The God who creates and destroys is fundamentally ambiguous to our human mind. It is an assault on our attempt to create moral order and coherency in the world. It is an assault on our need to control.

The mountain of God is sometimes compared to a nursing breast. The people are entranced by it. It is their whole world. It provides essential nourishment. They can’t live without it. They are completely vulnerable and dependent on this mountain. It is this dependency that creates fear. What if the life-giver becomes the life-taker? This fear may then generate separation and, eventually, individuality.

It is this process, which is repeated many times through one’s life, which makes us distinct and unique.

How can you learn to embrace creation and destruction, life and death, certainty and doubt?

Breathe in. Breathe out. It’s Ad……vent.

With gratitude to Pax Christi USA where some of these reflections first appeared in print..

First Tuesday in Advent

 

Craig Stephens

 

“There is great virtue in practicing patience in small things until the habit of Advent returns to us.” —Caryll Houselander

The apostles gathered around Jesus, and told him all that they had done and taught. He said, “Come away with me to a deserted place all by yourselves and rest with me awhile.” —Mark 6:30-31

Youngest Child: Why do we light this candle?

Oldest Person: We light the first Advent candle to remind us of the promise of the prophets that a Messiah would come, bringing peace with justice and love to the world.

A d  v e n t (slowly breathe in on the “Ad” part and out on the “vent” part) … There! You prayed today. Keep it up!

First Monday in Advent

“Advent is a season of silence and rest with God. Take time to focus and examine your conscience. What is the shape of your emptiness? How are you still connected to God’s abiding beauty? This Advent, how will you fulfill the work of giving Christ life?”Caryll Houselander, woodcarver and mystic

“When Jesus entered Capernaum, a centurion came to him, appealing to him and saying, ‘Lord, my servant is lying at home paralyzed, in terrible distress.'” Matthew 8: 5-6

Advent is a time of ambiguity. It invites us to embrace conflicting images. Not to harmonize them into one, but to simply let our soul be tempered and strengthened by the fire this conflict creates.

In the story of the centurion asking Jesus to heal his servant, we have the warrior and the weak. Our imagination expects several things.

First, since Jesus has just healed a leper, one of the least of these, maybe he’s tired and doesn’t need to heal again.

Second, Jesus isn’t a collaborator with the Romans. Why would he even speak with a centurion—storm trooper of the state?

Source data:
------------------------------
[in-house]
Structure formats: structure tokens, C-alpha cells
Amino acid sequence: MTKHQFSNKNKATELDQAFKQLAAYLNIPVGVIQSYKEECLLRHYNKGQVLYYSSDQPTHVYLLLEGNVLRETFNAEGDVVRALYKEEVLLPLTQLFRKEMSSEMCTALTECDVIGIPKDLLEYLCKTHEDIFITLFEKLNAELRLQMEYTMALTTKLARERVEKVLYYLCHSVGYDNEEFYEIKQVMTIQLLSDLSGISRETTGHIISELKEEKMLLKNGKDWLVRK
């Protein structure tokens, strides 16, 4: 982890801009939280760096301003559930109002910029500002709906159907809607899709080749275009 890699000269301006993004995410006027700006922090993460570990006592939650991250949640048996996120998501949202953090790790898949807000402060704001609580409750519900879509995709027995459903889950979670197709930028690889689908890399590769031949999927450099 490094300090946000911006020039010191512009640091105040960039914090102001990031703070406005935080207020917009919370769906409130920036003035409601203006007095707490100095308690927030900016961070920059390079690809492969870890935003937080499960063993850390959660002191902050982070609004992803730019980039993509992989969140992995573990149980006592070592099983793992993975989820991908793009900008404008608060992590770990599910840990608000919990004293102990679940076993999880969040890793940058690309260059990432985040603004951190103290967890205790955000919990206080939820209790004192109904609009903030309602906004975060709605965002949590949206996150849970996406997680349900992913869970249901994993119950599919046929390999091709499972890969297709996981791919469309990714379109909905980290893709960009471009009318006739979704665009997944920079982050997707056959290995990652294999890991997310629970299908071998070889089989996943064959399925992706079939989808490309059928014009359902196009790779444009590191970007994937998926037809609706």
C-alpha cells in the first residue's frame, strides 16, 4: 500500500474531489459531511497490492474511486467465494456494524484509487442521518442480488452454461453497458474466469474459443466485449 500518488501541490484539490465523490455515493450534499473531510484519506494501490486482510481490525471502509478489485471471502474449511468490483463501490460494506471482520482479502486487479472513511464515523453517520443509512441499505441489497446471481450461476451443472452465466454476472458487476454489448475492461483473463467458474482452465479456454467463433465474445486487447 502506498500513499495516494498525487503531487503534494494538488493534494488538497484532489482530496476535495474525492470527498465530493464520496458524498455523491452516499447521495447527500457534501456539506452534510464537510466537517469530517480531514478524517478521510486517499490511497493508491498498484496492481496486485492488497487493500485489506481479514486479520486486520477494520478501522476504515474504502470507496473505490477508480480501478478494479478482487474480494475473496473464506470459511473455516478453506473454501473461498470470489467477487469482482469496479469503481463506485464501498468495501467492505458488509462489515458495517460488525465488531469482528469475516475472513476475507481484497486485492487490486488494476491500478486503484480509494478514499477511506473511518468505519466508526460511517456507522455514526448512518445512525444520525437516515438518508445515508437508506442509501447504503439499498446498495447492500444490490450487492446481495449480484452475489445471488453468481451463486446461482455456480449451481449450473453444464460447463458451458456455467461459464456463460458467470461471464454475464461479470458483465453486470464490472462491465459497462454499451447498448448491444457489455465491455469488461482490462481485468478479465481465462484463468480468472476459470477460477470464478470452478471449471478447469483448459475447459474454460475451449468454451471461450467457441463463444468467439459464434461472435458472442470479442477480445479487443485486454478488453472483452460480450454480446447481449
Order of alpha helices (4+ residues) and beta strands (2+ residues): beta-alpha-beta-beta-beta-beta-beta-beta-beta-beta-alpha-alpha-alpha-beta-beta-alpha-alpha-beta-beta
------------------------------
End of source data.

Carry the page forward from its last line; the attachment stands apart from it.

Third, we expect the mighty centurion to ask for something for himself or one of his family—not to act with compassion for a servant.

Finally, we don’t expect the Roman commander to become an occasion for Jesus to be amazed, saying, “Truly I tell you, in no one in Israel have I found such faith.”

Today, pay attention to your response to ambiguity.

Breathe in. Breathe out. It’s Ad…..vent.

With gratitude to Pax Christi USA where some of these reflections first appeared in print..

First Sunday of Advent

“There is great virtue in practicing patience in small things until the habit of Advent returns to us.” Caryll Houselander, woodcarver and mystic

“Besides this, you know what time it is, how it is now the moment for you to wake from sleep. For salvation is nearer to us now than when we became believers.”—Romans 13:11

Gathered around the Advent wreath, the youngest child asks: Why do we light this candle? The elder answers: We light the first Advent candle to remind us of the promise of the prophets that a Messiah would come, bringing peace with justice and love to the world.

Advent is about knowing what time it is. Though we try to stay spiritually awake, we are human. We fall asleep. We are lulled into the addictive habits and patterns of the world. We begin to act and think and live like unbelievers—like those whose vision is not shaped by God.

There are basic question that every human will eventually ask. Who am I? Where did I come from? Where am I going? These are the essential questions of the human spirit. They are the questions that launch the quest into the nature of our mystery. Advent is a time specifically set aside in the liturgical year to accompany those questions.